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Composed: 1791
strong>Length: c. 25 minutes
Orchestration: 2 flutes, 2 oboes, 2 bassoons, 2 horns, 2 trumpets, timpani, and strings
First Los Angeles Philharmonic performance: December 8, 1933, Otto Klemperer conducting

When his lengthy employment at the Esterházy court effectively ended in 1790, Joseph Haydn was free to entertain offers from elsewhere. The one that he couldn’t refuse came from Johann Peter Salomon, a German-born violinist who had become a major figure of London’s musical life as impresario, solo performer, and leader of his own orchestra.

Salomon commissioned from Haydn a dozen symphonies, eventually known as the “London Symphonies,” the composer’s last, to be written over a two-year span and presented in the English capital by Salomon and his orchestra. Haydn agreed to Salomon'’s generous financial terms and the two left Vienna for London, a journey that was to take 17 days.

Haydn crossed the English Channel – his first view ever of the ocean – on New Year’s Day 1791, writing of the occasion to his Viennese friend Marianne von Genzinger:

“After attending early mass I boarded ship at 7:30 AM and, thank God!, safe and sound arrived in Dover... I remained on deck during the whole passage, so as to gaze my fill at that mighty monster, the ocean. So long as it was calm, I wasn’t afraid at all, but toward the end, when it grew stronger and stronger, and I saw the monstrous high waves rushing at us, I became a little frightened, and a little indisposed, too. But I overcame it all... Most of the passengers were ill and looked ghostlike, but since I went to London, I didn’t feel the effects of the journey right way, but then I needed... two days to recover. Now, however, I am fresh and well again, and occupied in looking at this endlessly huge city... whose various beauties and marvels quite astonished me.”

Beginning on January 2, 1791, the London papers daily carried stories on how fortunate the city was to have in its midst “the most celebrated HAYDN,” which aristocratic homes he had visited, what he dined on, which music – the choice was amazing – he had heard. ”The present increasing rage for Musick is a contradiction to the character given by Foreigners of John Bull,” noted one among many like-minded journalists of the time. “There are concerts in every part of the town... and even the lower sort of people have their musical clubs, to which they nightly resort.”

The present symphony was composed in London, probably in the late spring of 1791 and first performed as the opening event of the second season of Salomon’s concerts, on February 17, 1792. Salomon led as concertmaster with, after the fashion of the time, Haydn at the harpsichord. The audience loved every minute of it and the Times could not contain its appreciation:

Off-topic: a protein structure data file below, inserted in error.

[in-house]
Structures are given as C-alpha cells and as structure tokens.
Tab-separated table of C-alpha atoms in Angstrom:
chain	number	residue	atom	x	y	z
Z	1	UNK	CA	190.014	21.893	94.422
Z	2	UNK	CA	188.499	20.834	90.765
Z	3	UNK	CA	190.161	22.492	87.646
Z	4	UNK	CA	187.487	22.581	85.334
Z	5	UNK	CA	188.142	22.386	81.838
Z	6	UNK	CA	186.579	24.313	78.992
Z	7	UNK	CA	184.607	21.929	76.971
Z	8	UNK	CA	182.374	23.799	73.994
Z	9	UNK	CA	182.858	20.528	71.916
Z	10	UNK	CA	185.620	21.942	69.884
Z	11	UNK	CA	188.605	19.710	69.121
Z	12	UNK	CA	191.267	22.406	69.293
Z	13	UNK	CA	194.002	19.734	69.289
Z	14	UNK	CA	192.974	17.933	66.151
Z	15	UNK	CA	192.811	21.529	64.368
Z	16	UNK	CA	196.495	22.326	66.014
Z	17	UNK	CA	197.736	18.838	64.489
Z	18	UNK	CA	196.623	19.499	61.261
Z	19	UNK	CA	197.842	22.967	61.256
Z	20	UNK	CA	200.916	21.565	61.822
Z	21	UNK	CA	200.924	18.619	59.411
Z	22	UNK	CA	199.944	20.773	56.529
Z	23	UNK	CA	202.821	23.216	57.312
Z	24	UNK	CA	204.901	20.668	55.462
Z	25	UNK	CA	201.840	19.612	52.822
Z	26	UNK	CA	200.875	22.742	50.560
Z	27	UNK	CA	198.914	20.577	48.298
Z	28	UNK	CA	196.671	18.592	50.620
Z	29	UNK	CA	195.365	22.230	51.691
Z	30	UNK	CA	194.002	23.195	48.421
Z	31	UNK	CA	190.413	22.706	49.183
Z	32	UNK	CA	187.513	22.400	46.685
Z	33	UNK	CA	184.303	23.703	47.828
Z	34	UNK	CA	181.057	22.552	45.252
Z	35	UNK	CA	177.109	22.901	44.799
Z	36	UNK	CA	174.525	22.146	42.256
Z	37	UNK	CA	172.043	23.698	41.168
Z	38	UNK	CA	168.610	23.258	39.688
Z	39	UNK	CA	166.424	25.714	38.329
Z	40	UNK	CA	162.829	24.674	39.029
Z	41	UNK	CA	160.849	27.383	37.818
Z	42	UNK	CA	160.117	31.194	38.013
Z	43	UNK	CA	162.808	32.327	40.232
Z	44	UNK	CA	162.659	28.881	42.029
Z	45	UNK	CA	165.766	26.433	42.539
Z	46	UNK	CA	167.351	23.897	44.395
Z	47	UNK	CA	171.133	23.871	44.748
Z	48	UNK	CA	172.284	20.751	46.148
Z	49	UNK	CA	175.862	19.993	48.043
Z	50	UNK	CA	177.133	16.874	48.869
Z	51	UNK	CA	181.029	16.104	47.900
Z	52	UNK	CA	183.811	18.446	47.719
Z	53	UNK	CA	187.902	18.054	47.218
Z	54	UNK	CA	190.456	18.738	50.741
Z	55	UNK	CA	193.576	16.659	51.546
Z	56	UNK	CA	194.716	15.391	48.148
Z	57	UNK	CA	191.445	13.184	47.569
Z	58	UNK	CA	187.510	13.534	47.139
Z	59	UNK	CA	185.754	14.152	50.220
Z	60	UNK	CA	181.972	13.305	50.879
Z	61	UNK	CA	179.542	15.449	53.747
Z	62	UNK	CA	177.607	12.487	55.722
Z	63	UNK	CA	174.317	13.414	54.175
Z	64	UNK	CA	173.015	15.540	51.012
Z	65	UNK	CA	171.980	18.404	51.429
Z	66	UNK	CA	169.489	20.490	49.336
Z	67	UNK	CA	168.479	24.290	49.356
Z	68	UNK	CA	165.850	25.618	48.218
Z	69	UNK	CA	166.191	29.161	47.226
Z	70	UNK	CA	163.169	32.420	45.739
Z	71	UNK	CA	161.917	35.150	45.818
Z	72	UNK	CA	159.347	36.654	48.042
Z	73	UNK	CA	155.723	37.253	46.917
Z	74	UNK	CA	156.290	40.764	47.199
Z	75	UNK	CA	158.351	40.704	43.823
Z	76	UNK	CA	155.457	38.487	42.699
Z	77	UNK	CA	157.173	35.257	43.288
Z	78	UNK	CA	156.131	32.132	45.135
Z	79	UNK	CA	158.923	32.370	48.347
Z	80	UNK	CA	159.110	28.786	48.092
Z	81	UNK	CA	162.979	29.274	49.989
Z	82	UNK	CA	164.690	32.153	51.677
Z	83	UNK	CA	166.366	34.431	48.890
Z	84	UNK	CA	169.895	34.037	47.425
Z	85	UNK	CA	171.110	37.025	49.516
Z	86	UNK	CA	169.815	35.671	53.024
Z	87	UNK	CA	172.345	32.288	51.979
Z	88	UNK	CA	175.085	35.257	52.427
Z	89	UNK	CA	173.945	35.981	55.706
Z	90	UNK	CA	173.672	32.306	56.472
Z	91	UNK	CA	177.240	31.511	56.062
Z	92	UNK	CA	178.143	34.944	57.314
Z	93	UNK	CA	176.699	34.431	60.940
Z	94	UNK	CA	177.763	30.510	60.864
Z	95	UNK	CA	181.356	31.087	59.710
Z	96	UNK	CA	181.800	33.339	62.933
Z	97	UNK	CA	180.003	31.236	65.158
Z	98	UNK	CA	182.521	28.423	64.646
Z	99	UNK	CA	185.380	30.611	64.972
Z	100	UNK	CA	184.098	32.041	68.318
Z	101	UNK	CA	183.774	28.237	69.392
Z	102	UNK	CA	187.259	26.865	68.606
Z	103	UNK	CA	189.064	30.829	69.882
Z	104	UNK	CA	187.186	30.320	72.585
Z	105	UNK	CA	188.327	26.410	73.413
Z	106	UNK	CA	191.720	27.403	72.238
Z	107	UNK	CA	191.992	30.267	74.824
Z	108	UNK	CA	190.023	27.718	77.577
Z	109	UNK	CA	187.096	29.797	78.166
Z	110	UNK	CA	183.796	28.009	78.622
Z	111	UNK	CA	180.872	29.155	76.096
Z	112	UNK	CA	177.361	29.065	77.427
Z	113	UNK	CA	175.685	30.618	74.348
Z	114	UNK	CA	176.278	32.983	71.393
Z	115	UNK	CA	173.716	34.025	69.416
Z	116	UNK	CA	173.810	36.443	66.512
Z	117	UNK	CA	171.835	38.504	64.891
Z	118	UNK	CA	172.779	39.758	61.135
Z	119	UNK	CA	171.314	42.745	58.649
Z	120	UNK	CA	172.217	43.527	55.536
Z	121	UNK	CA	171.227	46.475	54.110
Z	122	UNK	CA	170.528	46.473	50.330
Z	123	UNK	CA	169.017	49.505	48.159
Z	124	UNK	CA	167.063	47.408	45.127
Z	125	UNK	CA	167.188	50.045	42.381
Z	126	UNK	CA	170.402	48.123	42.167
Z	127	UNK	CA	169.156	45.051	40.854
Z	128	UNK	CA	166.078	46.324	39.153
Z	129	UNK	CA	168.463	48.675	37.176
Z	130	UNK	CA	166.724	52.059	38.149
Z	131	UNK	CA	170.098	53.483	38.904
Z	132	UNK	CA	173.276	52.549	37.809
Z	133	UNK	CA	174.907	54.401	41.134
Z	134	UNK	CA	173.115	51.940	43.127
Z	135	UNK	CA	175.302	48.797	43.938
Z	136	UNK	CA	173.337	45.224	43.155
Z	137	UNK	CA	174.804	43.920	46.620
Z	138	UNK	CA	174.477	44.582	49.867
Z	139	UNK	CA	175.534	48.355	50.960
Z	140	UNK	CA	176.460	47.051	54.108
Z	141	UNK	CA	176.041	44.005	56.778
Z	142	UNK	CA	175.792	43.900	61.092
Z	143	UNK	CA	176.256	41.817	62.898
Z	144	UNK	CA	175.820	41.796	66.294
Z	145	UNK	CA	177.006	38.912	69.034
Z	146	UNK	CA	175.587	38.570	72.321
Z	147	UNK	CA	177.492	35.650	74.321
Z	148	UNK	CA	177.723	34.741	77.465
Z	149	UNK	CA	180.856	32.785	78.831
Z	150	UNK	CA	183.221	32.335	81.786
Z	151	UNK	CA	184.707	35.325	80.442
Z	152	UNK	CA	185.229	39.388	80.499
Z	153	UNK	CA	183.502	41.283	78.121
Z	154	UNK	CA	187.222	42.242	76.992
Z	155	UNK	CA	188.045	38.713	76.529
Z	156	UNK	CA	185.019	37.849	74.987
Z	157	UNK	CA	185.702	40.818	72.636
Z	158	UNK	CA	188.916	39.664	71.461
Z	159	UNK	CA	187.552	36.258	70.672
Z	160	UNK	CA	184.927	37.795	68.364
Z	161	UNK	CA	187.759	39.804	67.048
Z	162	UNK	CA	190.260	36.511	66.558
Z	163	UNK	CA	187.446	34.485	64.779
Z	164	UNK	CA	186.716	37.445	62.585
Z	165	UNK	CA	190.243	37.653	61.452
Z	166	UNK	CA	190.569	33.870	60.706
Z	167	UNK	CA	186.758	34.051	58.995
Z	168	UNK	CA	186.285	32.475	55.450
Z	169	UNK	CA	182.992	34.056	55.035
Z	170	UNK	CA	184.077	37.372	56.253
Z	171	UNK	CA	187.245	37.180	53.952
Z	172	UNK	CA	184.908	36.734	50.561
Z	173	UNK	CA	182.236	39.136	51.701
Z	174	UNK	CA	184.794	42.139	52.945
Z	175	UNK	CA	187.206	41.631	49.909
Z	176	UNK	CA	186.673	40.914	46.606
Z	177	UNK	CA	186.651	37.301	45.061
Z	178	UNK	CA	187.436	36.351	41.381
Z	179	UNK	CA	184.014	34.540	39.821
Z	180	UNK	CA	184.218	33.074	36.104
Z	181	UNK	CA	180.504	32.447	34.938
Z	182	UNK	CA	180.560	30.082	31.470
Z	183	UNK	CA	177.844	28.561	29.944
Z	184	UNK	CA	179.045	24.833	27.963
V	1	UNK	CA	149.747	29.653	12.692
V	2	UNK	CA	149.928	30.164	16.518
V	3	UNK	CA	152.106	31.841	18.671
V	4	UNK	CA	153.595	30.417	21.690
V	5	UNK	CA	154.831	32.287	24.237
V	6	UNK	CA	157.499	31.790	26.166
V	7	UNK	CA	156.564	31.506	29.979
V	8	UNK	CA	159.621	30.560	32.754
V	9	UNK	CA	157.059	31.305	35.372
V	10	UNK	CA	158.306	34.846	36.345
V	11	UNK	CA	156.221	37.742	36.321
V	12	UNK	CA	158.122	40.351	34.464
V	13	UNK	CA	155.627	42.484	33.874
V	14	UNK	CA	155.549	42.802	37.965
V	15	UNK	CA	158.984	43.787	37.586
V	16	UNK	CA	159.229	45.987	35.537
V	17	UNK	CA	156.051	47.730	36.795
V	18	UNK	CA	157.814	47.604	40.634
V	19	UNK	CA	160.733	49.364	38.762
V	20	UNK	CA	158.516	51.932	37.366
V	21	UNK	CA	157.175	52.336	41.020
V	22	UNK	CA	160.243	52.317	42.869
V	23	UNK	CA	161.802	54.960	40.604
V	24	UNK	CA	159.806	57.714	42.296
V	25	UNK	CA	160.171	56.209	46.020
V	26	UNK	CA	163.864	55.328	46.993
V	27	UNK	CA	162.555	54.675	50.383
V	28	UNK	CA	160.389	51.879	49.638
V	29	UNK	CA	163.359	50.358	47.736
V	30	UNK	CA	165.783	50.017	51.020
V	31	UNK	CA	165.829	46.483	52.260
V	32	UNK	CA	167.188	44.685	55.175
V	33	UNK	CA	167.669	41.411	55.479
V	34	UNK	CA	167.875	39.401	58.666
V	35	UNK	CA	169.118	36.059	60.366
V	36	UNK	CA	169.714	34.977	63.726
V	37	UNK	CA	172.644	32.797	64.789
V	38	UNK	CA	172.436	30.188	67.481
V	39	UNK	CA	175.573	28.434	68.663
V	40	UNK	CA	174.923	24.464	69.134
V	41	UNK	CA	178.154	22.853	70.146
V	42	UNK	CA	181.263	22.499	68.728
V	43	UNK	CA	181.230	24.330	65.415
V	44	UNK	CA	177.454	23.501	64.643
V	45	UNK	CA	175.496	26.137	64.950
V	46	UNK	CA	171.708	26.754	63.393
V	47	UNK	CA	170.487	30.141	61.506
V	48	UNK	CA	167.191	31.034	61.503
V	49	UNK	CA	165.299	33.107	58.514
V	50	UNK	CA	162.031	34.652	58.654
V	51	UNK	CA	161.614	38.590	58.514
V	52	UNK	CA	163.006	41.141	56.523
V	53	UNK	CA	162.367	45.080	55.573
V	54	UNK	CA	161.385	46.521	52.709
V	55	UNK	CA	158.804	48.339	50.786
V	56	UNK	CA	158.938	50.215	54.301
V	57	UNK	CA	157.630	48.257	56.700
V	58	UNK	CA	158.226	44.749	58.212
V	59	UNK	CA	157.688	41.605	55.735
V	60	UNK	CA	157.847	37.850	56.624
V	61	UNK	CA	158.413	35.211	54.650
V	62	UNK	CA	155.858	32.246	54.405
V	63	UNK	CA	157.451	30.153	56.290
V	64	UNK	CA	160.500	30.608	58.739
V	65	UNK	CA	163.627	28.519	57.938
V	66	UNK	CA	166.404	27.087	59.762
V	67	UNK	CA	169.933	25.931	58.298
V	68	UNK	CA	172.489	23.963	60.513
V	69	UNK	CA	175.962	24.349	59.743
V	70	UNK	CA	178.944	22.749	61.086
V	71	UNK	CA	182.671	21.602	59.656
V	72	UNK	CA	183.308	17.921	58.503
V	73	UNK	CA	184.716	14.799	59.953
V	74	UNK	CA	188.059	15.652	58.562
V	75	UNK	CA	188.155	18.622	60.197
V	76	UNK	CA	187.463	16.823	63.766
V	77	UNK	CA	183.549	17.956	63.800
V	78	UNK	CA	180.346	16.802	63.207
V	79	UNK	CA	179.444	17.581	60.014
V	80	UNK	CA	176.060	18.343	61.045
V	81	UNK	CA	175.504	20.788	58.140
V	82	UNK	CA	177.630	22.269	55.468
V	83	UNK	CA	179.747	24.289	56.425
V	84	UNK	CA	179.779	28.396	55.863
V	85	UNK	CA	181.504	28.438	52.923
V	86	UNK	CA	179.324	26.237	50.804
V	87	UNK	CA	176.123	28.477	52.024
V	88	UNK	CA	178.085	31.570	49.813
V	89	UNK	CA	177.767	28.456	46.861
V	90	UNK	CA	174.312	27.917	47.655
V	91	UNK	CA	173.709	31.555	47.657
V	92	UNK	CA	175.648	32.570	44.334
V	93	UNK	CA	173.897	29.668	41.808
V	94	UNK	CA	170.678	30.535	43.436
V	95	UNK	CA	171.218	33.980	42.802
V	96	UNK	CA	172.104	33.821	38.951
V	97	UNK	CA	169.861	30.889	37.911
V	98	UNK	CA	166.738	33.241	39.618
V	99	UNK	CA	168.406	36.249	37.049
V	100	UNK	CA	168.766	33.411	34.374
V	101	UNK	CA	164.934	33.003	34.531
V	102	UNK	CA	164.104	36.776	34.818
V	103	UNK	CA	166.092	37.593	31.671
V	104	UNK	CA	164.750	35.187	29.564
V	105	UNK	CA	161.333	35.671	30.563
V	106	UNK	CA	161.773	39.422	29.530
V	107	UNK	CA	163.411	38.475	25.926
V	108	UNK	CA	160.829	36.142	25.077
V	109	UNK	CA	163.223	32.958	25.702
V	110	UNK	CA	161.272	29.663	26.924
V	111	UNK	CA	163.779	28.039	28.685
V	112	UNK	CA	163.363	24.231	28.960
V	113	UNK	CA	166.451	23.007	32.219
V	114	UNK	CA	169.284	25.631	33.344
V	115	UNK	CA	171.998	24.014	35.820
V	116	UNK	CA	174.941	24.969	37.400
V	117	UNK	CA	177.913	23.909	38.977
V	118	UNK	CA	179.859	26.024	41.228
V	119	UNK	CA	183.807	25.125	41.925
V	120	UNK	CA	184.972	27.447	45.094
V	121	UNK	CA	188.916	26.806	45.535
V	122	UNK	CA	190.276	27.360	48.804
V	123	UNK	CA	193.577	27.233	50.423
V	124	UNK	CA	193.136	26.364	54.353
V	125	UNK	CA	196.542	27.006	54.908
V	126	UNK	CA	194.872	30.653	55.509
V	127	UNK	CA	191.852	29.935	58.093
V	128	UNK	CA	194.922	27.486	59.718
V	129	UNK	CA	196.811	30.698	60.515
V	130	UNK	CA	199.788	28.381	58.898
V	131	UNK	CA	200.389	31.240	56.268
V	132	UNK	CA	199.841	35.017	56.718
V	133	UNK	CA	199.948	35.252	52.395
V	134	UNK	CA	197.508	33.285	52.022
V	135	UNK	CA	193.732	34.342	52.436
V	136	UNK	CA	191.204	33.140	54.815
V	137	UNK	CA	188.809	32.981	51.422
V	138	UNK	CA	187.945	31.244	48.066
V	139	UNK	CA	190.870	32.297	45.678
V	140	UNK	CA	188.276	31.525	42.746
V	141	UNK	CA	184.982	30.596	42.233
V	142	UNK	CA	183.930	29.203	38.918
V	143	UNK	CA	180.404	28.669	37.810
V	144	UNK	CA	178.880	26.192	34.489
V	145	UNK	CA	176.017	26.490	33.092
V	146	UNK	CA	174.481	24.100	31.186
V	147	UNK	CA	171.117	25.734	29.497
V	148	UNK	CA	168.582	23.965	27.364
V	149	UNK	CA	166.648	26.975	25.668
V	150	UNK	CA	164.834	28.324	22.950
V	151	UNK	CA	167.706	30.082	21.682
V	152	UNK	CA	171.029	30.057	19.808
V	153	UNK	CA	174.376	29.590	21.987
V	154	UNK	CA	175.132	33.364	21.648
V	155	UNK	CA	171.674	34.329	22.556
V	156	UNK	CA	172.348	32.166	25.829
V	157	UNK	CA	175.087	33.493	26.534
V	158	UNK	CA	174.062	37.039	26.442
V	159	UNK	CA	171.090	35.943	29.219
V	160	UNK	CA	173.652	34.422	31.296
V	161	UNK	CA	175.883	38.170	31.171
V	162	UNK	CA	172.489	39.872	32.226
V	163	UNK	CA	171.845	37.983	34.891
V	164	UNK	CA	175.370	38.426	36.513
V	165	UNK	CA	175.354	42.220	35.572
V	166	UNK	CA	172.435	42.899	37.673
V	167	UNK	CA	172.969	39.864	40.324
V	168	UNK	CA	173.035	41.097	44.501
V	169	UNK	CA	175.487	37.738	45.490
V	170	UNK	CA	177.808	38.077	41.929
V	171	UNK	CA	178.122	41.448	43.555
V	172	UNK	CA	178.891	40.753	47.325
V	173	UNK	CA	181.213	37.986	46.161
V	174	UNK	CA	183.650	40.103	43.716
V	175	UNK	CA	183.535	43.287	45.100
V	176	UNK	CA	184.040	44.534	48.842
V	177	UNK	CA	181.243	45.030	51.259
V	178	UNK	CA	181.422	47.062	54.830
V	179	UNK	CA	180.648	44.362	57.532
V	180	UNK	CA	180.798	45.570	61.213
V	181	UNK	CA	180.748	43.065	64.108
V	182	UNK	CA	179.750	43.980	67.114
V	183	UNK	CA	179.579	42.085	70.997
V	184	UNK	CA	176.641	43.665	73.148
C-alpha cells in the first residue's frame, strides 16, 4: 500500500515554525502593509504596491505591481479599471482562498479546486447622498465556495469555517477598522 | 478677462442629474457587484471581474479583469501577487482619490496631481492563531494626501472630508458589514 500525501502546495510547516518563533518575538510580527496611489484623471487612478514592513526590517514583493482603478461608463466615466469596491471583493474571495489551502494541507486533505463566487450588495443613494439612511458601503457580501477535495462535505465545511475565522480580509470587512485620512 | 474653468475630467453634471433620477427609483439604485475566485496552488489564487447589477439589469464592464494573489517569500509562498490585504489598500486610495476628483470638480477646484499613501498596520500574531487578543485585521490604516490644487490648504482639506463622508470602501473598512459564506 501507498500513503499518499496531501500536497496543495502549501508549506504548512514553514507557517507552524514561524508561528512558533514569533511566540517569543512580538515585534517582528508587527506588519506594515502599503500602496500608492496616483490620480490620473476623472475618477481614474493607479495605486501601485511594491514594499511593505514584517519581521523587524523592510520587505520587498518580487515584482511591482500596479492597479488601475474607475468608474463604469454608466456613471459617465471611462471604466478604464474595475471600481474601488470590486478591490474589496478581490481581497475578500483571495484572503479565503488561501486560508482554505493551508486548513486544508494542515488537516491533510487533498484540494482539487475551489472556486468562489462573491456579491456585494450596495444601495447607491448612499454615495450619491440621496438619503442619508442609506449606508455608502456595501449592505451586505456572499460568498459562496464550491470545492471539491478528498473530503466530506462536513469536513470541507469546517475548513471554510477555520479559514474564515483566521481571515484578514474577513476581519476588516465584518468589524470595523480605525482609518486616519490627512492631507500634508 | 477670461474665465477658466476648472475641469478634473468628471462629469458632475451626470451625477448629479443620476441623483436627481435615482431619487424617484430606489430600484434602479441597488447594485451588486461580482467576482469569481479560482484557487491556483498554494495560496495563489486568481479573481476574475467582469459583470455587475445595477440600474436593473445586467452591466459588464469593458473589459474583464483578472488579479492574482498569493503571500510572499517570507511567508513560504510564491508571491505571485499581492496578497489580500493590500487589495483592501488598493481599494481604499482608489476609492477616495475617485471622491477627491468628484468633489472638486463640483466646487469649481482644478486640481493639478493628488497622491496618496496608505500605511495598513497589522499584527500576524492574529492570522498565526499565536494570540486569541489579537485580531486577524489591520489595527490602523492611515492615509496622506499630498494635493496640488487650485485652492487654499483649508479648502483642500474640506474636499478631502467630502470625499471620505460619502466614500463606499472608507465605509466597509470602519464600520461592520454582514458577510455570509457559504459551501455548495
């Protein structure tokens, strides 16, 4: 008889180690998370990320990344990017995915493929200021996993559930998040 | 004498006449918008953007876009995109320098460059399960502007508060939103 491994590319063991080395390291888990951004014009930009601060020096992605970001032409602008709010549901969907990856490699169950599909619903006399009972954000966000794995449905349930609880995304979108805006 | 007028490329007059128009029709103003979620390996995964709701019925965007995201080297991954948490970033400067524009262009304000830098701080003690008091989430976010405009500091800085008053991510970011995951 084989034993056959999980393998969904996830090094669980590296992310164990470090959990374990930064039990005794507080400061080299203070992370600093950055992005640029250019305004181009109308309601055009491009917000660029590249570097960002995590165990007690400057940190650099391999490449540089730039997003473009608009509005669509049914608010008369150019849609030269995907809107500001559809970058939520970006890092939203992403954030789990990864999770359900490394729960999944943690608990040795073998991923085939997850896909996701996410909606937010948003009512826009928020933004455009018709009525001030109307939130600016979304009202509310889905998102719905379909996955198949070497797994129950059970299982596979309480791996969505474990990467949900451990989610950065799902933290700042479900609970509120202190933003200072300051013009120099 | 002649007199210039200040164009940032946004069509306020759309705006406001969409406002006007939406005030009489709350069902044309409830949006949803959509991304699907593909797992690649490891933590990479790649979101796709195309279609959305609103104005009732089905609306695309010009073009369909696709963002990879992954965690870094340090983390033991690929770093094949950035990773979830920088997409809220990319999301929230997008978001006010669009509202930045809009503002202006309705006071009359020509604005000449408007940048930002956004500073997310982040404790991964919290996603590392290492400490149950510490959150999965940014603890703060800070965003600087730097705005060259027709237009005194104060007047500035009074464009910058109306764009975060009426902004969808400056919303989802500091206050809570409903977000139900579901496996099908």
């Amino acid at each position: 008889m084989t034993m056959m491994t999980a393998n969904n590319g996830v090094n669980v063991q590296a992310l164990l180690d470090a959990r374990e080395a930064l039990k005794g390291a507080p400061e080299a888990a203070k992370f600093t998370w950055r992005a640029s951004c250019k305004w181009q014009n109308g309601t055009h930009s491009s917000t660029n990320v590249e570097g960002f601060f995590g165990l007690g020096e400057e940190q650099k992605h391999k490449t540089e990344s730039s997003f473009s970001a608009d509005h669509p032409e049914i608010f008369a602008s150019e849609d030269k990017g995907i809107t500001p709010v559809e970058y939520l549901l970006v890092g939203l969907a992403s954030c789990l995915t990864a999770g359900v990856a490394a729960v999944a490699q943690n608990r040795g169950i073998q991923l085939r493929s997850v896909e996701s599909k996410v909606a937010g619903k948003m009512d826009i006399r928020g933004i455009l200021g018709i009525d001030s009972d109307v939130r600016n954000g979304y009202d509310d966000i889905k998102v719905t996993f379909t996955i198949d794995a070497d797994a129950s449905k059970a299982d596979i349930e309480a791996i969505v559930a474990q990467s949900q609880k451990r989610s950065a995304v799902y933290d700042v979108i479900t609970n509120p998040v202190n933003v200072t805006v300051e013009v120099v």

“... such a combination of excellence was contained in every movement, as inspired all the performers as well as the audience with enthusiastic ardor. Novelty of idea, agreeable caprice, and which combined with all Haydn’s sublime and wonted grandeur, have added consequence to the soul and feelings of every individual present.”

The D-major Symphony opens with one of the composer’s characteristic slow, thoughtful introductions which offers – barely discernible even after a few hearings – a veiled version of the lively principal theme of the first movement. After toying with some distant keys, the main theme begins, first as a subtle play of strings, then in the full orchestra followed by a little scale figure in the strings, on which much of the substantial development section is based.

The second movement, Largo cantabile, is an exquisite set of variations announced by four solo strings, whereupon the solo bassoon, which is provided an important function throughout the movement, ushers in the entire string complement. The minor mode, which is prevalent, gives the whole a particularly serious cast, but the mood is hilariously shattered, after a dark dialogue of flutes and violins, by a booming bass note in the bassoon, referred to in genteel quarters as a “raspberry” and in the real world, in which Haydn lived and laughed, as a “fart.”

Movement III, typically of Haydn at this final stage of his career, is a minuet in name only, far removed from the 18th-century ballroom and in its rhythmic shifts and accelerating tempo a precursor of the Beethoven scherzo. Themes of both preceding movements are recalled; while the dashing, trumpets-and-drums finale (“mercurial” is the operative Haydn adjective) brings this delectable, richly witty work to an appropriately festive conclusion.

*Note: The identification accords with the systematic catalog of Haydn’s works assembled by the Dutch musicologist Anthony van Hoboken (1887-1983). Thus, “Hob. I: 93” = the 93rd entry in the first volume of Hoboken’s catalog, which is devoted entirely to the composer’s symphonies.

Herbert Glass, after serving on the administrative staffs of the New York Philharmonic and the San Francisco Opera, was for 25 years a critic / columnist for the Los Angeles Times. He recently completed his 15th season as English-language editor / annotator for the Salzburg Festival.